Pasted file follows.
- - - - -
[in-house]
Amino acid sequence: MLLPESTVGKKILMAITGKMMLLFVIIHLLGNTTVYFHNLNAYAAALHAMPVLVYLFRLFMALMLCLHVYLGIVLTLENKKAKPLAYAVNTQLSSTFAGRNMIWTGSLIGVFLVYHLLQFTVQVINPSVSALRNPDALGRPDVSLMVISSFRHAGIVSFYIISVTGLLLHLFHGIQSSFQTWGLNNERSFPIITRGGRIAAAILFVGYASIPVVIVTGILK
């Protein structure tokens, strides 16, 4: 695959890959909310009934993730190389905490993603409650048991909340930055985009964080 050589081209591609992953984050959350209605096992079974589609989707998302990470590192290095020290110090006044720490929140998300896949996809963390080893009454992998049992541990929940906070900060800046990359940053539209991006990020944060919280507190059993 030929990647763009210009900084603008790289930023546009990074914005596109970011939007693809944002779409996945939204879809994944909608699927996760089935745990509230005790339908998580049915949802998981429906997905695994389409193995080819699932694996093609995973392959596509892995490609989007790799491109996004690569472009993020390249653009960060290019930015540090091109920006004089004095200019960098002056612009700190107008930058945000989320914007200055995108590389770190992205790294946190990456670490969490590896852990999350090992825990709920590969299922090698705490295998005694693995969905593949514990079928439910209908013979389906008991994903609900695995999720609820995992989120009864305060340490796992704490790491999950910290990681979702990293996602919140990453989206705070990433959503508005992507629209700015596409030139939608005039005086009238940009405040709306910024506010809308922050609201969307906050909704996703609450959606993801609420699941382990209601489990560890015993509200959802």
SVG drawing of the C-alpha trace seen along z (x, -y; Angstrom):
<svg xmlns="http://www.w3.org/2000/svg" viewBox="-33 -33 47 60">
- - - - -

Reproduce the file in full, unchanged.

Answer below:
[in-house]
Amino acid sequence: MLLPESTVGKKILMAITGKMMLLFVIIHLLGNTTVYFHNLNAYAAALHAMPVLVYLFRLFMALMLCLHVYLGIVLTLENKKAKPLAYAVNTQLSSTFAGRNMIWTGSLIGVFLVYHLLQFTVQVINPSVSALRNPDALGRPDVSLMVISSFRHAGIVSFYIISVTGLLLHLFHGIQSSFQTWGLNNERSFPIITRGGRIAAAILFVGYASIPVVIVTGILK
């Protein structure tokens, strides 16, 4: 695959890959909310009934993730190389905490993603409650048991909340930055985009964080 050589081209591609992953984050959350209605096992079974589609989707998302990470590192290095020290110090006044720490929140998300896949996809963390080893009454992998049992541990929940906070900060800046990359940053539209991006990020944060919280507190059993 030929990647763009210009900084603008790289930023546009990074914005596109970011939007693809944002779409996945939204879809994944909608699927996760089935745990509230005790339908998580049915949802998981429906997905695994389409193995080819699932694996093609995973392959596509892995490609989007790799491109996004690569472009993020390249653009960060290019930015540090091109920006004089004095200019960098002056612009700190107008930058945000989320914007200055995108590389770190992205790294946190990456670490969490590896852990999350090992825990709920590969299922090698705490295998005694693995969905593949514990079928439910209908013979389906008991994903609900695995999720609820995992989120009864305060340490796992704490790491999950910290990681979702990293996602919140990453989206705070990433959503508005992507629209700015596409030139939608005039005086009238940009405040709306910024506010809308922050609201969307906050909704996703609450959606993801609420699941382990209601489990560890015993509200959802």
SVG drawing of the C-alpha trace seen along z (x, -y; Angstrom):
<svg xmlns="http://www.w3.org/2000/svg" viewBox="-33 -33 47 60">